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Summer is here, I'm on holiday ... and the rain is tipping down! Time to work on the August Flank update, then, which I've devoted to looking at more lines that interest me! Don't miss another unusual effort from the incredible Richard Rapport.

Download PGN of August '14 Flank Openings games

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Mikenas Attack 3...d5, 7 Nf3 e5 8 Bd3 endgame [A18]

We've been looking at the mainline 3...d5 Mikenas Attack quite a lot recently, focussing on 8 d4 Nc6, and although we haven't seen the last word on this move, by any means, my impression is that Black might be OK. Inevitably white players will start returning to the 8 Bd3 line again, and in Kuljasevic - Grigorov we examine developments in the critical endgame, after 8...Bd6 9 O-O Na6 10 Bc2 Bg4 11 d4 Bxf3 12 Qxf3 Qxf3 13 gxf3:

White's bishops offer him a small plus, but Black is solid, his defensive plan is well worked out, and White's weakened pawn structure is a problem.

Mikenas Attack 3...e5 [A18]

3...e5 is much less common, but not so bad. Following 4 Nf3 Nc6 5 d4 exd4 6 Nxd4 Bb4 7 Nxc6 bxc6 we've reached a Scotch Four Knights position, except that White has gained the c2-c4 move for free:

Is this useful? Look at the notes to Mastrovasilis - Papaioannou, where Black quickly gains a completely winning position, but White doesn't give up, manages to equalise ... and then win!

Reversed Grand Prix Attack [A25]

Alex looked at this Reversed Grand Prix Attack position in Almasi-Vallejo Pons, a few months ago:

Goganov - Khismatullin continues with the more common 8 0-0 0-0 9 Rb1 Qe8 instead, which is generally thought to be quite good for White (with colours reversed). Does the extra move make any difference? Not much, in my opinion, and I would definitely try to avoid this as White myself (although one of my efforts is included in the notes).

King's English 2 g3, 4...Bc5 5 e3 d6 [A25]

We've looked at 5 d3 and Nf3, and also my favourite 5 a3 quite a bit over the years, but not so much at 5 e3:

This move is by far the most popular here, even though it is not considered very accurate because of the reply 5...d5. However, in Macieja - Pavlidis Black prefers 5...d6, and gets horribly crushed.

If Black had to play 5...d6 I would play 5 e3 every time, I wonder what Maiceja intended against 5...d5?

Botvinnik System 8...Nd7 [A26]

In Kokarev - Levin I have a look at my favourite Botvinnik System, this time against 8...Nd7, where Black plans to bring his knight to c5, and then possibly to e6, to control d4:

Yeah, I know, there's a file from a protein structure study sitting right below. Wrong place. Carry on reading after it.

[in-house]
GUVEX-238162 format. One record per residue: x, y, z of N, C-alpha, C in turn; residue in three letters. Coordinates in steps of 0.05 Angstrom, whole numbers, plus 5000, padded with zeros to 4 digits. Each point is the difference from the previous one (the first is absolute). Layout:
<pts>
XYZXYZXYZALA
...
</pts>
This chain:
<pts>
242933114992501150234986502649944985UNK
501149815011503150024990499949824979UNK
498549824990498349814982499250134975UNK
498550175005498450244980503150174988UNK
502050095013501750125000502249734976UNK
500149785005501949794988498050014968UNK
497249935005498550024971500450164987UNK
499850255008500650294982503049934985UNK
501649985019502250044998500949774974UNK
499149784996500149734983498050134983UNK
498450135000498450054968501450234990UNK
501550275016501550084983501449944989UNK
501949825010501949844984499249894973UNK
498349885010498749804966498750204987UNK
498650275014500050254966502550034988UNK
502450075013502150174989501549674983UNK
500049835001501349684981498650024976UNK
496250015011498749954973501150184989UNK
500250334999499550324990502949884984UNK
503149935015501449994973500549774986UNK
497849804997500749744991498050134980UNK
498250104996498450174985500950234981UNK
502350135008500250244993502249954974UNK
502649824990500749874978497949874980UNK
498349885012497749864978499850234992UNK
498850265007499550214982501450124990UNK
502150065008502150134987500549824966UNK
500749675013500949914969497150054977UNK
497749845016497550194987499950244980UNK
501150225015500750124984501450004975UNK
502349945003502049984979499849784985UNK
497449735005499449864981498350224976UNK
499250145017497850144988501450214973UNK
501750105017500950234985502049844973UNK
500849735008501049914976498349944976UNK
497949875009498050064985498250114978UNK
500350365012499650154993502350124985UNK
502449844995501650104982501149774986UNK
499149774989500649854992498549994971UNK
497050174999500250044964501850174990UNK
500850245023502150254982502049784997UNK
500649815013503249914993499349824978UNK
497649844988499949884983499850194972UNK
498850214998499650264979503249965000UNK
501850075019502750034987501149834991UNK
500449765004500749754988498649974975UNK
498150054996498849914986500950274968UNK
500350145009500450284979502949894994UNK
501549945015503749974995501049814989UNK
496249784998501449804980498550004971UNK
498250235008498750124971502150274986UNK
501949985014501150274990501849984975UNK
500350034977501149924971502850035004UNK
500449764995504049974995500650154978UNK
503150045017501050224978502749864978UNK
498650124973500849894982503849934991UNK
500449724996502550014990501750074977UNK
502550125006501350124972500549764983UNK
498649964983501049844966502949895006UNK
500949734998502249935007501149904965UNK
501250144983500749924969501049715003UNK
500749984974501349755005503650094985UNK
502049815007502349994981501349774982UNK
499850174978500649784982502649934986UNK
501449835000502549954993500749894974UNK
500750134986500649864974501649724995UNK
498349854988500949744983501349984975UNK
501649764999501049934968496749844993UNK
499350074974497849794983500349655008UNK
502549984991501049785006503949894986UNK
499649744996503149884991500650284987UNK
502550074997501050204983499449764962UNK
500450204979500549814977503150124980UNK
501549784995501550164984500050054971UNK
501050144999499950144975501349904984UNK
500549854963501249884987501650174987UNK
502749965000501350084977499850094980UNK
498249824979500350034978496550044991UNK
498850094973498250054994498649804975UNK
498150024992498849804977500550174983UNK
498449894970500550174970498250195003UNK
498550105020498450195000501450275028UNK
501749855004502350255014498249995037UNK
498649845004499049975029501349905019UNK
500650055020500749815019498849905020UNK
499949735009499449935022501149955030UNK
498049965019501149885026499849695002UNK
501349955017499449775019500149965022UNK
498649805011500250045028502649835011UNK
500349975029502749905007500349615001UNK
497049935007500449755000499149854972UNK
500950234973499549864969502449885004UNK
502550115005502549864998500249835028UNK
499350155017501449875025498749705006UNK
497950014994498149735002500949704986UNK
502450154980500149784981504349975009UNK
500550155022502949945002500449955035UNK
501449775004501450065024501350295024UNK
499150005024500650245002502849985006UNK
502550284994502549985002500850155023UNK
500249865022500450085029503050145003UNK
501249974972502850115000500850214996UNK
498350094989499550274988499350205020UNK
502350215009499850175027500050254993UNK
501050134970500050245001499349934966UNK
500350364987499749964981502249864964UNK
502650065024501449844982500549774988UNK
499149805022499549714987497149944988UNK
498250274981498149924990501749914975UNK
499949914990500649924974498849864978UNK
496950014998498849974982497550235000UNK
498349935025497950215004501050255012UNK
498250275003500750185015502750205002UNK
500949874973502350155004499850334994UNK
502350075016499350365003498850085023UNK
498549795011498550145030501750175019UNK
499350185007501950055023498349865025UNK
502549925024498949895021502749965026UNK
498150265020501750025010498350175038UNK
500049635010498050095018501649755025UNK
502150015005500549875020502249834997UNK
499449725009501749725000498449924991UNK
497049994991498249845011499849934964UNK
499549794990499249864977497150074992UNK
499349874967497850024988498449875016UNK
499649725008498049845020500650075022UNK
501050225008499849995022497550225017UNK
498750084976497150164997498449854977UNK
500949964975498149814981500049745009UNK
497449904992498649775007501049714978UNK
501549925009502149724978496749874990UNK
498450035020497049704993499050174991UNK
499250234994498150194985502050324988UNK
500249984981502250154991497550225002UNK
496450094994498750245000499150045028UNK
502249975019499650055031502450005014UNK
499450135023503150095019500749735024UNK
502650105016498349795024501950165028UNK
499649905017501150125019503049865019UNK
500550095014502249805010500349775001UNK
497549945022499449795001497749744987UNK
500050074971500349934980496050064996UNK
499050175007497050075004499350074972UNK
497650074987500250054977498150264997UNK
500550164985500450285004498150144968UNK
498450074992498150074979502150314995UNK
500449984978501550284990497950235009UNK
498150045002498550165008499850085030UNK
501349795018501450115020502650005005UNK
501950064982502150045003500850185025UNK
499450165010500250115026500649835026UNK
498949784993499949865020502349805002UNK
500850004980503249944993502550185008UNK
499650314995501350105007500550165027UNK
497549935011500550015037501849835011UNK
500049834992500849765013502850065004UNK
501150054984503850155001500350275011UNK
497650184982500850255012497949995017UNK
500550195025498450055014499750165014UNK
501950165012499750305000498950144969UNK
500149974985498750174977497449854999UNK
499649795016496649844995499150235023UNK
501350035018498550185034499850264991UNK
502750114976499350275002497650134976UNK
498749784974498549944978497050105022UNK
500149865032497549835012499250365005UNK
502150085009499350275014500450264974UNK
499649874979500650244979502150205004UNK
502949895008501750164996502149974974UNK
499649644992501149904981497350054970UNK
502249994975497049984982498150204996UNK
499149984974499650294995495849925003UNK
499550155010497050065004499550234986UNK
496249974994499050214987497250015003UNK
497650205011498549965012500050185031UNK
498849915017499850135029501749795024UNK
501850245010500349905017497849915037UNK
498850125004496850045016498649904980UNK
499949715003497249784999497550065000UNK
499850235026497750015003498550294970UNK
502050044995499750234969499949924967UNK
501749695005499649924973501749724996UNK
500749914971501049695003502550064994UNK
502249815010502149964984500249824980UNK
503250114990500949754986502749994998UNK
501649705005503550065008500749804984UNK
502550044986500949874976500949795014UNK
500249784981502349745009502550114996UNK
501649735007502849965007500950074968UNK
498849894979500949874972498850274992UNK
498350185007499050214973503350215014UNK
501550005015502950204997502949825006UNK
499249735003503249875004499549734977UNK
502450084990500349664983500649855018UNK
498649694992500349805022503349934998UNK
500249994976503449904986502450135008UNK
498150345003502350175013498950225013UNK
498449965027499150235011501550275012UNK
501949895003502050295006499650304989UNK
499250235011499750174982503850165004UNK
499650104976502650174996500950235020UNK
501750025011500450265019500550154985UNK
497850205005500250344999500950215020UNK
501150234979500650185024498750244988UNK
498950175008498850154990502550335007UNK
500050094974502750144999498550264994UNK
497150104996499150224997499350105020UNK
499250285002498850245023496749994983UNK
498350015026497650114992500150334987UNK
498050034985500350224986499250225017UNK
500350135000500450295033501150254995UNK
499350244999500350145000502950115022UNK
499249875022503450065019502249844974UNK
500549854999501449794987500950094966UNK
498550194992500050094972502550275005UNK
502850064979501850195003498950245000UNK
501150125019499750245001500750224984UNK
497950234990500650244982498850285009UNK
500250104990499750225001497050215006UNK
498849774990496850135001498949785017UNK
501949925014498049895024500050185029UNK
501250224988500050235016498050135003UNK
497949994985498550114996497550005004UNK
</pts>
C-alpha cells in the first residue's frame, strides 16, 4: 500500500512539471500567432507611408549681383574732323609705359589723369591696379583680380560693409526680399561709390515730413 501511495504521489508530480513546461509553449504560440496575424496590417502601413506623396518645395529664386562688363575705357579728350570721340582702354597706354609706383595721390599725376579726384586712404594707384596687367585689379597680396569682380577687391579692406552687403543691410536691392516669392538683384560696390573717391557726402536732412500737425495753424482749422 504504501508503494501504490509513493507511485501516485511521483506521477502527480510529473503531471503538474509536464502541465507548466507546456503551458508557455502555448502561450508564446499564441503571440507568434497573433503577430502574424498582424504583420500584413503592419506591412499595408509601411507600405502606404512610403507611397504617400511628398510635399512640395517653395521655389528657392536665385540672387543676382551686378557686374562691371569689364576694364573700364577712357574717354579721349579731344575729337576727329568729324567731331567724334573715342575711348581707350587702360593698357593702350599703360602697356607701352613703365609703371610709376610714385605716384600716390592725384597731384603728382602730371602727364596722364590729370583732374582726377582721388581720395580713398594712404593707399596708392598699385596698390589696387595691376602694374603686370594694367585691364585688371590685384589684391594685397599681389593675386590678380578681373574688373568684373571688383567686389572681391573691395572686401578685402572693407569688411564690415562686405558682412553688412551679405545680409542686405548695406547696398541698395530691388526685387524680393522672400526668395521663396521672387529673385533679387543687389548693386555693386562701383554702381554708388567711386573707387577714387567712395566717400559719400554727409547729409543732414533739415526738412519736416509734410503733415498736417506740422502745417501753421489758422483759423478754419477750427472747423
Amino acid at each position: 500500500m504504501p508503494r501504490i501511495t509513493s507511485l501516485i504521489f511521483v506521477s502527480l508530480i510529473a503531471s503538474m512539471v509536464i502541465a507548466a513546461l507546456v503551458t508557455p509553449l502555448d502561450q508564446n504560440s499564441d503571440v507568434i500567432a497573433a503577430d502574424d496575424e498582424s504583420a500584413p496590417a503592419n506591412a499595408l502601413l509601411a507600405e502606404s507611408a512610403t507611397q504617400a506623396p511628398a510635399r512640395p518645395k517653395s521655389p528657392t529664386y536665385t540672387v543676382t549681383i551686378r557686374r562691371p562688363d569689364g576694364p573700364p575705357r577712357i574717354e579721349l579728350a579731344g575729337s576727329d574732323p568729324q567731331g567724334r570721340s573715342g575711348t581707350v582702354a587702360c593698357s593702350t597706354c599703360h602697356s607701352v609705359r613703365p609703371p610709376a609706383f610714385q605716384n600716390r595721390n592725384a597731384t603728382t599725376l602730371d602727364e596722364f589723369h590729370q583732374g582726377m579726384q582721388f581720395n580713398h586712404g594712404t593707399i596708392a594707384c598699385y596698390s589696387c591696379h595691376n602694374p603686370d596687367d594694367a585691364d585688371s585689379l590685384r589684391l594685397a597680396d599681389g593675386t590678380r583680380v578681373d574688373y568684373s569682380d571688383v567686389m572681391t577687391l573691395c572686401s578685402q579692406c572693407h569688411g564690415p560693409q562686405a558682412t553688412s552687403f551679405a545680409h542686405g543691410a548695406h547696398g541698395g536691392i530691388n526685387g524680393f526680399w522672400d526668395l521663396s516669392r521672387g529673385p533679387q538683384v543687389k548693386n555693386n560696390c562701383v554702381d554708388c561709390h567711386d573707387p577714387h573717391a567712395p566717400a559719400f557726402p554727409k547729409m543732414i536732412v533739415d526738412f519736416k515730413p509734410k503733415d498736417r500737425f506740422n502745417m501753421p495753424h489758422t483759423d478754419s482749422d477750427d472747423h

I've always scored well in such positions as we often reach situations with a dynamic tension in the centre (e4 and f4 against e5 and f5) and a difficult choice of which exchange to make, or whether it's better to keep the tension, and this favours the player who has the most experience of the key themes.

Symmetrical English Four Knights 4 e3 g6, 8...e6 [A35]

The line 1 c4 c5 2 Nc3 Nf6 3 Nf3 Nc6 4 e3 g6 5 d4 cxd4 6 exd4 d5 7 cxd5 Nxd5 8 Qb3 started becoming quite popular for Black a few years ago:

Mastrovasilis - Banikas features 8...e6 "A reliable move that exploded in popularity in 2012." according to John Bartholomew. Later White tried a new idea, but Black simply sacrificed a pawn for excellent compensation and a very comfortable draw.

Symmetric 3 d3, 4 g4!? [A35]

The next game features the Symmetrical English according to Richard Rapport! Following 1 c4 c5 2 Nc3 Nc6 3 d3 g6 4 g4 d6 5 h3 Bg7 6 Bg2 we reach a position first played by the maverick Mike Basman (from 1 h3):

White has a clear plan to capture on c6, then play g5 and Ne4 when the knight will be difficult to dislodge - the g-pawn impedes ...f5, and ... d5 will lose the c-pawn. In the game Rapport - Dezelin White achieved a winning position after only 14 moves. I will be adding this line to my repertoire!

Pure Symmetrical - 5 Nf3 e6 6 e3 [A37]

Finally, Zhou - Wei features the Pure Symmetrical with 5 Nf3 e6:

I've always considered this very pleasant for Black, and in this game White aims for symmetry with an extra move by playing 6 e3 Nge7 7 d4. However, rather than play the bland 7...cxd4 and ...d5, Black preferred 7...0-0 and 8...b6, when it seems that White is struggling to equalise!!

Till next time, Tony.

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